How a Law Firm is Like a Donut Shop
This article is based on Episode 27 of the Lean Law Firm Podcast, where I discuss an analogy that my co-author Dave Maxfield and I use during our live event.
Have you been to a Duck Donuts? It’s a little slice of heaven for those of you not on a carb-free diet. And it’s really worth the trip and the calories because when you visit a Duck Donuts, you can also study how to improve your law firm. Justify away!
Think about what happens when you go to a donut shop: You have a problem (no donut), and you are willing to pay money to solve said problem. In the case of Duck Donuts, the service provider assembles the donut right in front of you. It is fried, decorated with lots of delicious toppings, and placed in a box or bag. (Yes, you could swap out any place with an assembly line for this example such as Chipotle or Subway. But we’d rather talk about donuts!)
Law firms, like donut shops, solve problems for money. A law firm also has a production line, though we have to tease out what that looks like since attorneys trade in knowledge and maneuvering, not tangible goods. And as with Duck Donuts, the more a firm can improve efficiency and maximize profits while taking care of clients, the more successful it will be.
Modeling Production with Kanban Boards
Obviously, donuts are delicious things you can hold in your hand and eat, while legal services are not. As a result, this can make it difficult to visualize the production system of a law firm. What are the legal equivalents of the fryer, the toppings station, and the packaging?
Kanban boards to the rescue!
Kanban boards are one of the best ways to analyze every step of a system or production process, whether we’re talking about an intellectual service like law, architecture, or software, or a tangible good.
They are surprisingly simple: A Kanban board is a series of swim lanes, left to right, that model the phase a case can be in. Cases are on index cards (or virtual index cards) that travel from left to right, from start to finish for a project. In their simplest form, you want to track what’s up next, what’s in progress, and what’s done.
In law firms, the trick is to define broad enough categories so that the steps make sense, but not too specific so that you have a Kanban board with 20 lanes. For your practice, you might include columns like “Intake,” “Need to File,” or “Discovery.”
Even though a Kanban board seems like the most basic tool imaginable, they have an amazing power. They translate physical production into knowledge work. Your cases go through a system the same way a donut goes from the mixer to the fryer to the toppings.
System Thinking KPIs
Critically, once you have a system, you can now start to apply systems thinking and measurement in the form of Key Performance Indicators (KPIs) to your law firm. You can, for example, measure the speed at which cases spend in each phase, and how long they take from start to finish.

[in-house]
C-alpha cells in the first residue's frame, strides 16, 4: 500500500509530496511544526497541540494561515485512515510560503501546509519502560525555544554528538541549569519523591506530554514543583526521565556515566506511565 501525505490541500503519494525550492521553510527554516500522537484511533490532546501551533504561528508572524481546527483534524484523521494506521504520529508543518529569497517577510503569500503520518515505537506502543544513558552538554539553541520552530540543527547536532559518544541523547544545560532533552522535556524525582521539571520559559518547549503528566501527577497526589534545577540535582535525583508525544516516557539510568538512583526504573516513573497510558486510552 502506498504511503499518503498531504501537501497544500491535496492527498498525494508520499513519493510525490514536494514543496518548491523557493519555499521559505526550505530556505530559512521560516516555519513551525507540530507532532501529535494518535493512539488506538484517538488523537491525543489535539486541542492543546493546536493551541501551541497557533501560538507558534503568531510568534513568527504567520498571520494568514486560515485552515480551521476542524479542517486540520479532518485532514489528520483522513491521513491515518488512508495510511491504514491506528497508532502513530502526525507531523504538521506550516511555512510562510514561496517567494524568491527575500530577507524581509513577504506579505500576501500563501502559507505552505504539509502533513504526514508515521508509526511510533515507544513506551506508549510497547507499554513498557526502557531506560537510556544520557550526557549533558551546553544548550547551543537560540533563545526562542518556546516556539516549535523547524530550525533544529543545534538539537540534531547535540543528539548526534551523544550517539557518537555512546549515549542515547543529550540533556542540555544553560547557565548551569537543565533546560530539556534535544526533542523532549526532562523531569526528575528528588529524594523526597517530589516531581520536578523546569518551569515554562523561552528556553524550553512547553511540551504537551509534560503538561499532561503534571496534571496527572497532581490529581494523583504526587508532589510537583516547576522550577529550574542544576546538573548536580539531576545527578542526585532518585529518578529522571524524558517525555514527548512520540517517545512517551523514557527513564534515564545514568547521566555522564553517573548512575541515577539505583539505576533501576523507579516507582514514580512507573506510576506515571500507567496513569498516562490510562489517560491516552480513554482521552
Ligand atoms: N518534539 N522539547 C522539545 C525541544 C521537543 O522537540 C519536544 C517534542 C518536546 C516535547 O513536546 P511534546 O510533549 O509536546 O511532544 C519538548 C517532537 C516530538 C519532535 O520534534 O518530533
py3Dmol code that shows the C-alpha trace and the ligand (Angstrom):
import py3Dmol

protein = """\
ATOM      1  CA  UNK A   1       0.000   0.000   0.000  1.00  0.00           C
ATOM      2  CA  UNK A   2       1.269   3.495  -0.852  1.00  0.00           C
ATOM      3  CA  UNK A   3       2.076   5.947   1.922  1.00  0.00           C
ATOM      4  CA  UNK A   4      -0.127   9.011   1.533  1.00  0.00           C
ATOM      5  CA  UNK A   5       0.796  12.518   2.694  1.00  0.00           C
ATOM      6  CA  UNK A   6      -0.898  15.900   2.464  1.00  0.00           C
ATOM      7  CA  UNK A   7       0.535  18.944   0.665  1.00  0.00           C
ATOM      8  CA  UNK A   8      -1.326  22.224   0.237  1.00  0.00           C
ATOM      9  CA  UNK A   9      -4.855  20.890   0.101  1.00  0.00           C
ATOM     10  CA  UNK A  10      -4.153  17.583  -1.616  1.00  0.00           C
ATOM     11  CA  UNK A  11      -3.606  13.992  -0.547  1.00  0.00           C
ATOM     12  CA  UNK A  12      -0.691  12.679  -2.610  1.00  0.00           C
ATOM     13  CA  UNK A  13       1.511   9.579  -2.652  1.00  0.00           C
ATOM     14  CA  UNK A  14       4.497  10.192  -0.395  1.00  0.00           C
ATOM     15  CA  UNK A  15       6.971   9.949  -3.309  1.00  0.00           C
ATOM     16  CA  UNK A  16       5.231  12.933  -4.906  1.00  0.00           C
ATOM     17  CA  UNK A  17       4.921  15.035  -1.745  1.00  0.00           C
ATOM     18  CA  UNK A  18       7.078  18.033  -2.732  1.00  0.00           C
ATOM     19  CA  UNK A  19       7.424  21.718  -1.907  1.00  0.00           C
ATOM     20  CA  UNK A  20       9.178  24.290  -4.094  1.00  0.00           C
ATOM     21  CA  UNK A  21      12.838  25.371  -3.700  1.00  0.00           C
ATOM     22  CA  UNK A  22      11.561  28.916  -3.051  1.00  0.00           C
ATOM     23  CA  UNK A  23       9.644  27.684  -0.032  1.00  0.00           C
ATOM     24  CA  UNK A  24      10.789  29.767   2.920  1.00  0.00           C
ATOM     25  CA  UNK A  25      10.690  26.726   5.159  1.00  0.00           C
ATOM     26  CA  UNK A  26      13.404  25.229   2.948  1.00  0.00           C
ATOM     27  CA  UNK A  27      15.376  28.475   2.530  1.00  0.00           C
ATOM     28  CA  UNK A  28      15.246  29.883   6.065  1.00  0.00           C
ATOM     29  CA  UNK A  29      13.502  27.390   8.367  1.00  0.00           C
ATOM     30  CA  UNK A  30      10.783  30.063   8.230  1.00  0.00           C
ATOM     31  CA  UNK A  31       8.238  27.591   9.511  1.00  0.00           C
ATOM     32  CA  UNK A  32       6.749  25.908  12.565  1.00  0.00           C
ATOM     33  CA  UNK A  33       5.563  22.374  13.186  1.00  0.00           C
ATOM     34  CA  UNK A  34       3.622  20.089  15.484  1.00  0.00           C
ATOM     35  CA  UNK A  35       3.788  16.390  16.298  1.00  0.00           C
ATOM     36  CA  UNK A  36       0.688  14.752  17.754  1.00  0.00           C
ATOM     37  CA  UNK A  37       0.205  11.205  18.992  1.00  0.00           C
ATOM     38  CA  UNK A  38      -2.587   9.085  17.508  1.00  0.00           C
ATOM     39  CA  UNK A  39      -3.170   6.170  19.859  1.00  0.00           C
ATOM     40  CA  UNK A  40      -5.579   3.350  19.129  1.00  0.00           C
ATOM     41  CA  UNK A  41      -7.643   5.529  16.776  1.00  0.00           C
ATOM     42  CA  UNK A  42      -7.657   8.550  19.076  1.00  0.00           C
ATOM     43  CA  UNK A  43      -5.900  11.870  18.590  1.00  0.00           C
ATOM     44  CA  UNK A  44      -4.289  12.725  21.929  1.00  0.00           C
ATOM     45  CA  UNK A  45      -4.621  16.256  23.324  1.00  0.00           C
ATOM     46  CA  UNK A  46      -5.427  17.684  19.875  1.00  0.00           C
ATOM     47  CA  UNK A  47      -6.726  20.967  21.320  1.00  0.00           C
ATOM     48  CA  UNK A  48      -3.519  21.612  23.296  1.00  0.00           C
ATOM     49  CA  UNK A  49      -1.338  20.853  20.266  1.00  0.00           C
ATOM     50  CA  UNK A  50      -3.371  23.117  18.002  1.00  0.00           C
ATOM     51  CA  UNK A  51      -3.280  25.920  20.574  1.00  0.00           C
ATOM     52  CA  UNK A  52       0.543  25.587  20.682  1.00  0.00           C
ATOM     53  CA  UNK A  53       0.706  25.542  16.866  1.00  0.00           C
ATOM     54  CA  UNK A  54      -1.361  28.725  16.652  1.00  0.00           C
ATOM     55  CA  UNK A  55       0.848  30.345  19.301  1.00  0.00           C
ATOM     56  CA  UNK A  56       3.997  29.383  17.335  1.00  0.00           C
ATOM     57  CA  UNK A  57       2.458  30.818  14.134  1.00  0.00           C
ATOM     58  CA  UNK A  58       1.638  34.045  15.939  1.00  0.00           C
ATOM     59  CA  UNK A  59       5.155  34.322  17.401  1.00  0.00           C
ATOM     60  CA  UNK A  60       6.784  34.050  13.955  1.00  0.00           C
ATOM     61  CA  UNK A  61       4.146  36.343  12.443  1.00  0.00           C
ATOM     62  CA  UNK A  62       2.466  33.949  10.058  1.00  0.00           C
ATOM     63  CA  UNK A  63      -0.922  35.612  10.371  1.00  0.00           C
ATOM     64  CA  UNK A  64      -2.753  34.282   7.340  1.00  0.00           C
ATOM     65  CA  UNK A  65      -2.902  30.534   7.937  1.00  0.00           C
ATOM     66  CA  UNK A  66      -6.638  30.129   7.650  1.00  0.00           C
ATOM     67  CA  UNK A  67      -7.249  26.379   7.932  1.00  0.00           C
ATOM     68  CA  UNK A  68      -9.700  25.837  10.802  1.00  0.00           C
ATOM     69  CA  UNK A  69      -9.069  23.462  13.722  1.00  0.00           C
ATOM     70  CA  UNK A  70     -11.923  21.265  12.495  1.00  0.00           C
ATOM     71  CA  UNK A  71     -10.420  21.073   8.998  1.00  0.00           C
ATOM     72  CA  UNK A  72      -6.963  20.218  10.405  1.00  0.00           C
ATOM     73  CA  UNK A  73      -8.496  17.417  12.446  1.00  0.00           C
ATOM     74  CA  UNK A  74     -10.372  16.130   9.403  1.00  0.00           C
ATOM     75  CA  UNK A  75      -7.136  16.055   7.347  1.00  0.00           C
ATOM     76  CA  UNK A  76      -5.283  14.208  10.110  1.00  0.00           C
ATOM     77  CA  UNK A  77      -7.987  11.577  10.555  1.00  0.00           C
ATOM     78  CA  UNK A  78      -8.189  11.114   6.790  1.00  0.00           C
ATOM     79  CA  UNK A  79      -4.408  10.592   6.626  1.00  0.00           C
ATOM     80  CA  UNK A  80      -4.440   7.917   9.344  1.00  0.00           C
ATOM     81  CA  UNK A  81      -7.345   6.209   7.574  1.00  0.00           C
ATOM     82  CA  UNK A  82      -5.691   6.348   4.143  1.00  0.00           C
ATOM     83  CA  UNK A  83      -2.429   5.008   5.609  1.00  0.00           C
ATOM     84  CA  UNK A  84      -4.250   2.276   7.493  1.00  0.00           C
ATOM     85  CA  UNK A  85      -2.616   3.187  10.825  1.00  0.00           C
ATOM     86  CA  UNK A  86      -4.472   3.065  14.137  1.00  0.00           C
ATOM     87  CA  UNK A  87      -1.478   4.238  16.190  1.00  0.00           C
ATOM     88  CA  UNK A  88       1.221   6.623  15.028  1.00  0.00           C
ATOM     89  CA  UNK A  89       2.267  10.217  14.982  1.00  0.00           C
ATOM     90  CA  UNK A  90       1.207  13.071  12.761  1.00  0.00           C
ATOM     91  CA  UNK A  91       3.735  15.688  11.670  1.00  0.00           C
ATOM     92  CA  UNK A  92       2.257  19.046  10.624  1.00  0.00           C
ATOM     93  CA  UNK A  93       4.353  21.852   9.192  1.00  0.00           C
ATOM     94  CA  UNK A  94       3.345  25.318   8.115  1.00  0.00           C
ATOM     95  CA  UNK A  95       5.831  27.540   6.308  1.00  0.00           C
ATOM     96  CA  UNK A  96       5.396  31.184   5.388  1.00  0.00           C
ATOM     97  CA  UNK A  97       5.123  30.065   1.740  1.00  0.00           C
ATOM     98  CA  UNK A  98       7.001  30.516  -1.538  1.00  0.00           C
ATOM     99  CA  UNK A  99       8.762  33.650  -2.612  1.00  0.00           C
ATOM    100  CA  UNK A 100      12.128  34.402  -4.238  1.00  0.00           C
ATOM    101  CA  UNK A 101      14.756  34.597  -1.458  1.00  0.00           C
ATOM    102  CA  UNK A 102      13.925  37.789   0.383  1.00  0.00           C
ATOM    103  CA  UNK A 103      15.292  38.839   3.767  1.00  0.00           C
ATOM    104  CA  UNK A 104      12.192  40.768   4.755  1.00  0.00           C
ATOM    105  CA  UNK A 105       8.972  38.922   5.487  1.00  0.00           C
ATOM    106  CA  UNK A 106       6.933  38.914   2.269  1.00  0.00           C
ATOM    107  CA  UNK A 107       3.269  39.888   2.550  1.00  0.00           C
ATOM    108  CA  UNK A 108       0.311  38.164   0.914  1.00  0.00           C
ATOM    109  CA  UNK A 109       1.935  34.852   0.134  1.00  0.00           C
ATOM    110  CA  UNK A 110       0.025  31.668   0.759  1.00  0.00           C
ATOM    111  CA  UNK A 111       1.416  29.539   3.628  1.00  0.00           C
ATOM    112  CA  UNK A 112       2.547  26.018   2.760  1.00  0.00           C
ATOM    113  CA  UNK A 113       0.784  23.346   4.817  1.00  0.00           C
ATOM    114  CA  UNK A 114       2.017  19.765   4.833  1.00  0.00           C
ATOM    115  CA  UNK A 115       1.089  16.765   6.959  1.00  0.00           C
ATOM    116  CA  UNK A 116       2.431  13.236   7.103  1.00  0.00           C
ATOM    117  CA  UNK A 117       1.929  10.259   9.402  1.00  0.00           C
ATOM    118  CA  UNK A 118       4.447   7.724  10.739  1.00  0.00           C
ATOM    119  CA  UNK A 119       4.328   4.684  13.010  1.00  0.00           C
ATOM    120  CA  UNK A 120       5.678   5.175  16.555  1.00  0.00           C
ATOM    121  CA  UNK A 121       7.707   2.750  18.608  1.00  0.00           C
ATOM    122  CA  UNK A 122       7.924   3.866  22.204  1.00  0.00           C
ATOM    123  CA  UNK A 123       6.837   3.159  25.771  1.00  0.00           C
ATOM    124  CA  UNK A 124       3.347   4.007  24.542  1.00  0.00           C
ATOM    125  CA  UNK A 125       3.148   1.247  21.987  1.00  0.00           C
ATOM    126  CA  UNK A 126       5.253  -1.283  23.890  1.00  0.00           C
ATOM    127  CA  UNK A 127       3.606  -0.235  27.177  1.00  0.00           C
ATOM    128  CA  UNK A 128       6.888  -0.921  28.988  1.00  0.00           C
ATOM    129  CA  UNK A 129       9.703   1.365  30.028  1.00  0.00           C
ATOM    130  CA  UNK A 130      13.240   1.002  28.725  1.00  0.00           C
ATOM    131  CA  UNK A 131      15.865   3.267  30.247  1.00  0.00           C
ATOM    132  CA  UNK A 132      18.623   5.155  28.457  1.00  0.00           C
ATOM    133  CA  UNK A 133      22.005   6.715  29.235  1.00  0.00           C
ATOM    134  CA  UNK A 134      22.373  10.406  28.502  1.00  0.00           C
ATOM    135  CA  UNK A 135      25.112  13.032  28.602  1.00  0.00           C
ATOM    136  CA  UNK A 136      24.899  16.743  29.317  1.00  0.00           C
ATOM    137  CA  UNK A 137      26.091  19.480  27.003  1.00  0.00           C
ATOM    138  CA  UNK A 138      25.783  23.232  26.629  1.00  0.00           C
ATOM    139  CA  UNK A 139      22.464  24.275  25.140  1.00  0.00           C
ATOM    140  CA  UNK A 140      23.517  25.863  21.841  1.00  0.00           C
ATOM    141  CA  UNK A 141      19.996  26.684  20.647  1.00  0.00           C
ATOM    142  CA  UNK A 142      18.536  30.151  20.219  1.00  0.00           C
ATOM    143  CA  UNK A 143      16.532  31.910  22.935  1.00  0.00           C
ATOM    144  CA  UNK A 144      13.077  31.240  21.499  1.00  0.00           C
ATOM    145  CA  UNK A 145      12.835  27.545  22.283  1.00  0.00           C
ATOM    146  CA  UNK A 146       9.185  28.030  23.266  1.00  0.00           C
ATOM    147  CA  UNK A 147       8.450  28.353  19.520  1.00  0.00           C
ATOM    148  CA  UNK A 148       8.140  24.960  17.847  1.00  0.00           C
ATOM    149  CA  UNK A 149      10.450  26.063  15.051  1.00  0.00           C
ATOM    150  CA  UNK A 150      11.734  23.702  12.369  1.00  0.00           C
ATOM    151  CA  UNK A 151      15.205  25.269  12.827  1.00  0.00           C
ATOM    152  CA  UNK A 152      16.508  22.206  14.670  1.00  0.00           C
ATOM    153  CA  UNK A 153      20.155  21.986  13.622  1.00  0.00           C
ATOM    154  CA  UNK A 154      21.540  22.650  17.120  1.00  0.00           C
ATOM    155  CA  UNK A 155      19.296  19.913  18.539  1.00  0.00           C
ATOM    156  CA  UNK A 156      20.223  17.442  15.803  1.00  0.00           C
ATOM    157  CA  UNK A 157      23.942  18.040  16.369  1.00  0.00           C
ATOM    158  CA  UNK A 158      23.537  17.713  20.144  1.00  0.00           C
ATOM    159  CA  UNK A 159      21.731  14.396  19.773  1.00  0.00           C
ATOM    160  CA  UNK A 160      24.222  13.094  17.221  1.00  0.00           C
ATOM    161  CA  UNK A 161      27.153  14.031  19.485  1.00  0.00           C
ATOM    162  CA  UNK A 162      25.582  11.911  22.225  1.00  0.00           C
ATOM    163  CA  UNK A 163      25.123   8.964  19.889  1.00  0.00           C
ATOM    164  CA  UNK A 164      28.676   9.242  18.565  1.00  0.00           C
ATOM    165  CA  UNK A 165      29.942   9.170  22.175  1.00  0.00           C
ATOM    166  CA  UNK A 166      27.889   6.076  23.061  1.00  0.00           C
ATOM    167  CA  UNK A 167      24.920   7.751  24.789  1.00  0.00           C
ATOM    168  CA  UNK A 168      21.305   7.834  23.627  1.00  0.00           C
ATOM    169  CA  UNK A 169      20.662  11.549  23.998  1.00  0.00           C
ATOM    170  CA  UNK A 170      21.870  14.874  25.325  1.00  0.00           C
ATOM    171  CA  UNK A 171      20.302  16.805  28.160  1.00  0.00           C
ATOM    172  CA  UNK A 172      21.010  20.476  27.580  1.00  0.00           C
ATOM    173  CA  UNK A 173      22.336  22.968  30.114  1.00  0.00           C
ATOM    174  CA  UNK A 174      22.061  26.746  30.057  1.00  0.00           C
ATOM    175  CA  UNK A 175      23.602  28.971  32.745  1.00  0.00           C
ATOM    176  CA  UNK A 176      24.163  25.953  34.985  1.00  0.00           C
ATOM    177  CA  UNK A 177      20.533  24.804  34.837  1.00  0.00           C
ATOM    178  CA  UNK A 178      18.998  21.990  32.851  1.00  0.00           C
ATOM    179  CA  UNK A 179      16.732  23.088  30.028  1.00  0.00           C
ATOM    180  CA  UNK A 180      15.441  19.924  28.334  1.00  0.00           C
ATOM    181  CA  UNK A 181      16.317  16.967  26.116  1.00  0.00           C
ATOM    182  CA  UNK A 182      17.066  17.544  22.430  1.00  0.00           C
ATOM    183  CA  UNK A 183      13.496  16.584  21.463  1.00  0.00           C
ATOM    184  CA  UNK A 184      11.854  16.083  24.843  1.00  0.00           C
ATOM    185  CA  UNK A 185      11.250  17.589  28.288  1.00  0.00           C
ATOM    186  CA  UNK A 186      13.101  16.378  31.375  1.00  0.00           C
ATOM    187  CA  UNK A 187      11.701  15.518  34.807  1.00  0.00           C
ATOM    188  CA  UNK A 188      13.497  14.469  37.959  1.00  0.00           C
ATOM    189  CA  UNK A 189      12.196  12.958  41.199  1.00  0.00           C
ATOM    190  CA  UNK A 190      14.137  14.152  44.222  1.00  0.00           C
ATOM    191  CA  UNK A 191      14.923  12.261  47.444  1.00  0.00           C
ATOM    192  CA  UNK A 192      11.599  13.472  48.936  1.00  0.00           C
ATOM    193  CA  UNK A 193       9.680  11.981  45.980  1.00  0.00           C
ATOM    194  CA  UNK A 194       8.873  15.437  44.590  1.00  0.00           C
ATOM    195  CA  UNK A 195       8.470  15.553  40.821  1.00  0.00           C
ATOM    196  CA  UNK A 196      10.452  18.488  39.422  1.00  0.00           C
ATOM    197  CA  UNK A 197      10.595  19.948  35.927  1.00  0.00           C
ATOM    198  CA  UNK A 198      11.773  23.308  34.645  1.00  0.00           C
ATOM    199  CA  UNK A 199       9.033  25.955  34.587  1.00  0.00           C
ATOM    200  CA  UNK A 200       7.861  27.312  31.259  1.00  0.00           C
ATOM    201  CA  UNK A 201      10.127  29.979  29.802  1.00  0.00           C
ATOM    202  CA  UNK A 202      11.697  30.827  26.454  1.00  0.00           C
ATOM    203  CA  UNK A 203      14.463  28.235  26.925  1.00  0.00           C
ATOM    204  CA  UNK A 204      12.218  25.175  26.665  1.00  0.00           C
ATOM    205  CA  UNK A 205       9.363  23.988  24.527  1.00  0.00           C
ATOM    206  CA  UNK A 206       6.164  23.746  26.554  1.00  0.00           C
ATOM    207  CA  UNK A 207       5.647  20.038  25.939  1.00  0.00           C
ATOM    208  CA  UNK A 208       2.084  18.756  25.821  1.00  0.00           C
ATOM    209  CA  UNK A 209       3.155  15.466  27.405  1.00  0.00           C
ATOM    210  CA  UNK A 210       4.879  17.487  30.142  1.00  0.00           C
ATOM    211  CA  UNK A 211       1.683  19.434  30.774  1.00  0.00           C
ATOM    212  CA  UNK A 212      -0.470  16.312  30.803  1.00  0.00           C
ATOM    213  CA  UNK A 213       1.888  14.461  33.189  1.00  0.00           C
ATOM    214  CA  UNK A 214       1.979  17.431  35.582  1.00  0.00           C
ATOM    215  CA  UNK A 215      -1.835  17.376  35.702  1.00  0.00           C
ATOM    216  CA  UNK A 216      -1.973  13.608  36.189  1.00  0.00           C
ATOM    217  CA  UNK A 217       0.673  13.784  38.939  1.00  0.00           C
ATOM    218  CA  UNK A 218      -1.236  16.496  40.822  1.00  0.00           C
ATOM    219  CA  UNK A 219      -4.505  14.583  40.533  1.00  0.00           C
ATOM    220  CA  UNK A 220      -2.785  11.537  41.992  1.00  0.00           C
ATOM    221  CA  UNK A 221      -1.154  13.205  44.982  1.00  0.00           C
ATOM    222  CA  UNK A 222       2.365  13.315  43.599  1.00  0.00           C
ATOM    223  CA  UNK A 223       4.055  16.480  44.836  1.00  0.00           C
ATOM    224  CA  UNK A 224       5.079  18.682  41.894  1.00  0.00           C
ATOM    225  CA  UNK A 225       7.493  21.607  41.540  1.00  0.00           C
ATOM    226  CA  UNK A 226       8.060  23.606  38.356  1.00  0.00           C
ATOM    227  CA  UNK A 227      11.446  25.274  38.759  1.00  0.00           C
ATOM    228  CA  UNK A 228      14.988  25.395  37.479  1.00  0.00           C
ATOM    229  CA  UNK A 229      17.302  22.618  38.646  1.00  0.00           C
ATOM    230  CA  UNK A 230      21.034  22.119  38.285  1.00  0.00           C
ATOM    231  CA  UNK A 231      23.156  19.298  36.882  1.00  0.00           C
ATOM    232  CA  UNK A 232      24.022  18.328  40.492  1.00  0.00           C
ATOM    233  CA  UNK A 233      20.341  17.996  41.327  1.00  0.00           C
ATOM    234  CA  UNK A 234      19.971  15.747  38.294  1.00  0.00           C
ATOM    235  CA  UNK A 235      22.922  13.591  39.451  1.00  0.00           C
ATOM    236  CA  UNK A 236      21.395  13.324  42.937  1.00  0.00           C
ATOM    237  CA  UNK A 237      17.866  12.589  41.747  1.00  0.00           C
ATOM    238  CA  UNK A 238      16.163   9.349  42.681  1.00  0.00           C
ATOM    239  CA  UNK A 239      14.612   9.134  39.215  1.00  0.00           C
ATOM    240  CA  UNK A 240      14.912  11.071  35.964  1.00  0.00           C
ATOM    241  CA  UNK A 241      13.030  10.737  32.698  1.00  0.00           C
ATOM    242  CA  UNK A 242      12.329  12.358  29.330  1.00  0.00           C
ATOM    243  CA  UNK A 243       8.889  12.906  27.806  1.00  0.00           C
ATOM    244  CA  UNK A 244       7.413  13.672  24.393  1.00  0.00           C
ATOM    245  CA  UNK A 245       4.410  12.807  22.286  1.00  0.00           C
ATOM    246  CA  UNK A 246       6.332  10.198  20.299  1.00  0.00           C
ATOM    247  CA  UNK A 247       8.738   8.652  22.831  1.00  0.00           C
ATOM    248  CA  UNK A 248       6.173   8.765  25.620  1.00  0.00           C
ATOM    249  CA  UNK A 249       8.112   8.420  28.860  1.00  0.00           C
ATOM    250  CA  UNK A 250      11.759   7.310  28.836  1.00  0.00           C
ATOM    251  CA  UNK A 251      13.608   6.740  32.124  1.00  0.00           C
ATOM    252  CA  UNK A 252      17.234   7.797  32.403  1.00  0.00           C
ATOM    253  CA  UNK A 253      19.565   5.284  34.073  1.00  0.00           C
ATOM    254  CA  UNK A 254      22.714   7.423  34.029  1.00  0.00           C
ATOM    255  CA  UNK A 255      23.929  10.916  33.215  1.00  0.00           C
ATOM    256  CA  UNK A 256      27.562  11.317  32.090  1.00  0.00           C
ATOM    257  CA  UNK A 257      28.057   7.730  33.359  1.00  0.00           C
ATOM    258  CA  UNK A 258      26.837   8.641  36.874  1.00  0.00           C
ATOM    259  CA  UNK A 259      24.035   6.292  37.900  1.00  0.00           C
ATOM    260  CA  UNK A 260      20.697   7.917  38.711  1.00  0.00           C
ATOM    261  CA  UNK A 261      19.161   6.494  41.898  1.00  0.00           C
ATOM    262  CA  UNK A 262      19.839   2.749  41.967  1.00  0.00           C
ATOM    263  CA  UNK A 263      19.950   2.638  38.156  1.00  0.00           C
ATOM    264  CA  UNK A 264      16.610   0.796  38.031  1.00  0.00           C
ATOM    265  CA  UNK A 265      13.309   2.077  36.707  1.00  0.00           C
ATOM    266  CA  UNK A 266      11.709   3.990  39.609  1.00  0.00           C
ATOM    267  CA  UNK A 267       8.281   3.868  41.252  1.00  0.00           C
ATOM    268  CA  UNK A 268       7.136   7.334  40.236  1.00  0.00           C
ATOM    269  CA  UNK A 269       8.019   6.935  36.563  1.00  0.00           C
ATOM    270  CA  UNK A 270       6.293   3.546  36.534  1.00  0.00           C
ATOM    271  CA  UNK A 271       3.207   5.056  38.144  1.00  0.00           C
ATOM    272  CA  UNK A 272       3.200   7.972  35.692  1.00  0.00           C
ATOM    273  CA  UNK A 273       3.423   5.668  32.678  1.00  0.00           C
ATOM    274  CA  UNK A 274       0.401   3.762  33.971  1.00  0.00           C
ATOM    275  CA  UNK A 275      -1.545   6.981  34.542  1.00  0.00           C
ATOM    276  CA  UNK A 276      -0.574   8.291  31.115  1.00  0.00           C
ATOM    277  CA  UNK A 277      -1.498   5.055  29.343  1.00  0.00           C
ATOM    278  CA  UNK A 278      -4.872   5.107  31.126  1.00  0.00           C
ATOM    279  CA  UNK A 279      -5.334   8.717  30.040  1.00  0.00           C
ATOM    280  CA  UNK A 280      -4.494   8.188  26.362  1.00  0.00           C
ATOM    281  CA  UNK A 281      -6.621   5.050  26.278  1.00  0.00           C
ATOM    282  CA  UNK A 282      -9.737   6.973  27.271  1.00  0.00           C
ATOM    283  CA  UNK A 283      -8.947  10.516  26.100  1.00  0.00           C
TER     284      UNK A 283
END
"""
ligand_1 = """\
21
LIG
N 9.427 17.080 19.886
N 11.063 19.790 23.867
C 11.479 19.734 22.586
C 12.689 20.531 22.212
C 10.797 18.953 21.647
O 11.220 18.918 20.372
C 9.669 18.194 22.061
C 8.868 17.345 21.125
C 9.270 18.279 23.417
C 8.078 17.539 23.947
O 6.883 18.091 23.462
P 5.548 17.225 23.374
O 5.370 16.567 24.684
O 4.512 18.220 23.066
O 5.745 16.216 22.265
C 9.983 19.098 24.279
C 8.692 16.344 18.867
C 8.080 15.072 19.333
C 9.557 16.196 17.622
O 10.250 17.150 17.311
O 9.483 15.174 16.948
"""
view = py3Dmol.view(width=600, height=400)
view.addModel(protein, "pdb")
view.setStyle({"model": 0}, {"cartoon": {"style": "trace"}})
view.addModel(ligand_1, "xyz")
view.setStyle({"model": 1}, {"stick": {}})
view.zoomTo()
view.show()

System thinking techniques like Kanban boards and KPI tracking keeps you in touch with your firm. They help you to clearly see what your processes look like, where you encounter bottlenecks, how much time certain processes take (and what those processes essentially cost you in terms of money), and how to improve in order to maximize profits.
If Duck Donuts can sell more donuts in a day, will it make more money? Of course. So it stands to reason that we might want to measure what this number of donuts is, and see if we can’t produce more and more of them. The amount of donuts Duck Donuts can process and sell in any given time period is known as its throughput rate.
Throughput rate is one of the most important KPIs in Lean to predict your income. Do you know how many cases you finish in a year, meaning the case is closed and money collected? If you do, congratulations, you are in the minority. You can then improve your firm next year.
The next question: If Duck Donuts can shorten the amount of time it takes to make a donut, can they increase their throughput rate? The answer, intuitively, is yes, and there’s mathematical proof that backs this up. The amount of time it takes to make a donut is known as cycle time.
In Lean, cycle time is another critical KPI. In a law firm context, cycle time is the amount of time it takes for a case to complete from start to finish. “Started” means an engagement letter is signed, and “finished” means money is collected and the case is closed.
Granted, not everything in law is inside your control. If rules of civil procedure allow opposing counsel 30 days to respond to something, there’s nothing you can do about that. However, when something is within your ability to control it, you need to do everything you can to make sure it’s done as efficiently as possible.
For flat fee and contingency billers, the ultimate goal is to reduce cycle time as much as possible. The shorter your cycle time is, the higher your throughput rate, and the more profitable the firm is.
If firms that do hourly biling can transition to a flat fee pricing model, they can make a lot more money. The reason for this is that they are no longer incentivized by working more hours on the same case. If the average price per case stays the same but the time spent working on the case drops, more cases can cross the finish line in a given year and the law firm generates more revenue.